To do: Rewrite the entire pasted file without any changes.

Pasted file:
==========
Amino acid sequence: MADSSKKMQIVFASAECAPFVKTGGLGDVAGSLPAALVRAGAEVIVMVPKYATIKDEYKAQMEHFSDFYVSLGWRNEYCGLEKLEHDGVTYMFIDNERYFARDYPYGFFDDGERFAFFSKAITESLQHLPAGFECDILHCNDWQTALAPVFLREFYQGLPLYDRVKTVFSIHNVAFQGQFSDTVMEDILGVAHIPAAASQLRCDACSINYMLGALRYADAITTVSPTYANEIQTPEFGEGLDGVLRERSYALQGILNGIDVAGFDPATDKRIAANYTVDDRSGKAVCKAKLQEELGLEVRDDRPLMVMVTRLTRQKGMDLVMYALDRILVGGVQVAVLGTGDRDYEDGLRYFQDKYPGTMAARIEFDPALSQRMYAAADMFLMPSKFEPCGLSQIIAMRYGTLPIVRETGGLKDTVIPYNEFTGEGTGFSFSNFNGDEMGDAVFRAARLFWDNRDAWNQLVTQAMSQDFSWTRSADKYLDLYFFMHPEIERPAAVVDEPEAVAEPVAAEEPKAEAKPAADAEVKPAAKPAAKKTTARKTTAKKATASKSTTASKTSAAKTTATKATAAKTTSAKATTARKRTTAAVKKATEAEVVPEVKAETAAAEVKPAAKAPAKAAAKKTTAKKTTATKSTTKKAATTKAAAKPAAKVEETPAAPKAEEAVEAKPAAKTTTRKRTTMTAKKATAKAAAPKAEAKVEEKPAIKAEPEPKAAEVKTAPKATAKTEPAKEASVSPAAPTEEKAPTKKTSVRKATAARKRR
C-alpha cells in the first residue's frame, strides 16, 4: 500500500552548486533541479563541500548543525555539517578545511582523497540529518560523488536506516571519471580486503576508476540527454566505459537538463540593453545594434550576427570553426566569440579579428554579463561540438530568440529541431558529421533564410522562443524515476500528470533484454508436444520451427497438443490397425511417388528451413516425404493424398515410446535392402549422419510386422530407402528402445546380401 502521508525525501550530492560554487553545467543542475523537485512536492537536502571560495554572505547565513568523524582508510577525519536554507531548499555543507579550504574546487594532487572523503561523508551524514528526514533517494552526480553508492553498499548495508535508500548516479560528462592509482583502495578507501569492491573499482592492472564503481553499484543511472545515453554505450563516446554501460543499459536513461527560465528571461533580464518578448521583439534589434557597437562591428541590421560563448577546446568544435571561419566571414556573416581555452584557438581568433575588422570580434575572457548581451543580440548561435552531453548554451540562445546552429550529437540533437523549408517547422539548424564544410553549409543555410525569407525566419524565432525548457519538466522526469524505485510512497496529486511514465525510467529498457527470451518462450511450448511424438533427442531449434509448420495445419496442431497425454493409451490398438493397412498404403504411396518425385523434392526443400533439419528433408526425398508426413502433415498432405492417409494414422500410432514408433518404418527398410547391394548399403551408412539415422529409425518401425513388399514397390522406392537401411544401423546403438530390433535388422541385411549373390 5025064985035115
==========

Amino acid sequence: MADSSKKMQIVFASAECAPFVKTGGLGDVAGSLPAALVRAGAEVIVMVPKYATIKDEYKAQMEHFSDFYVSLGWRNEYCGLEKLEHDGVTYMFIDNERYFARDYPYGFFDDGERFAFFSKAITESLQHLPAGFECDILHCNDWQTALAPVFLREFYQGLPLYDRVKTVFSIHNVAFQGQFSDTVMEDILGVAHIPAAASQLRCDACSINYMLGALRYADAITTVSPTYANEIQTPEFGEGLDGVLRERSYALQGILNGIDVAGFDPATDKRIAANYTVDDRSGKAVCKAKLQEELGLEVRDDRPLMVMVTRLTRQKGMDLVMYALDRILVGGVQVAVLGTGDRDYEDGLRYFQDKYPGTMAARIEFDPALSQRMYAAADMFLMPSKFEPCGLSQIIAMRYGTLPIVRETGGLKDTVIPYNEFTGEGTGFSFSNFNGDEMGDAVFRAARLFWDNRDAWNQLVTQAMSQDFSWTRSADKYLDLYFFMHPEIERPAAVVDEPEAVAEPVAAEEPKAEAKPAADAEVKPAAKPAAKKTTARKTTAKKATASKSTTASKTSAAKTTATKATAAKTTSAKATTARKRTTAAVKKATEAEVVPEVKAETAAAEVKPAAKAPAKAAAKKTTAKKTTATKSTTKKAATTKAAAKPAAKVEETPAAPKAEEAVEAKPAAKTTTRKRTTMTAKKATAKAAAPKAEAKVEEKPAIKAEPEPKAAEVKTAPKATAKTEPAKEASVSPAAPTEEKAPTKKTSVRKATAARKRR
C-alpha cells in the first residue's frame, strides 16, 4: 500500500552548486533541479563541500548543525555539517578545511582523497540529518560523488536506516571519471580486503576508476540527454566505459537538463540593453545594434550576427570553426566569440579579428554579463561540438530568440529541431558529421533564410522562443524515476500528470533484454508436444520451427497438443490397425511417388528451413516425404493424398515410446535392402549422419510386422530407402528402445546380401 502521508525525501550530492560554487553545467543542475523537485512536492537536502571560495554572505547565513568523524582508510577525519536554507531548499555543507579550504574546487594532487572523503561523508551524514528526514533517494552526480553508492553498499548495508535508500548516479560528462592509482583502495578507501569492491573499482592492472564503481553499484543511472545515453554505450563516446554501460543499459536513461527560465528571461533580464518578448521583439534589434557597437562591428541590421560563448577546446568544435571561419566571414556573416581555452584557438581568433575588422570580434575572457548581451543580440548561435552531453548554451540562445546552429550529437540533437523549408517547422539548424564544410553549409543555410525569407525566419524565432525548457519538466522526469524505485510512497496529486511514465525510467529498457527470451518462450511450448511424438533427442531449434509448420495445419496442431497425454493409451490398438493397412498404403504411396518425385523434392526443400533439419528433408526425398508426413502433415498432405492417409494414422500410432514408433518404418527398410547391394548399403551408412539415422529409425518401425513388399514397390522406392537401411544401423546403438530390433535388422541385411549373390 5025064985035115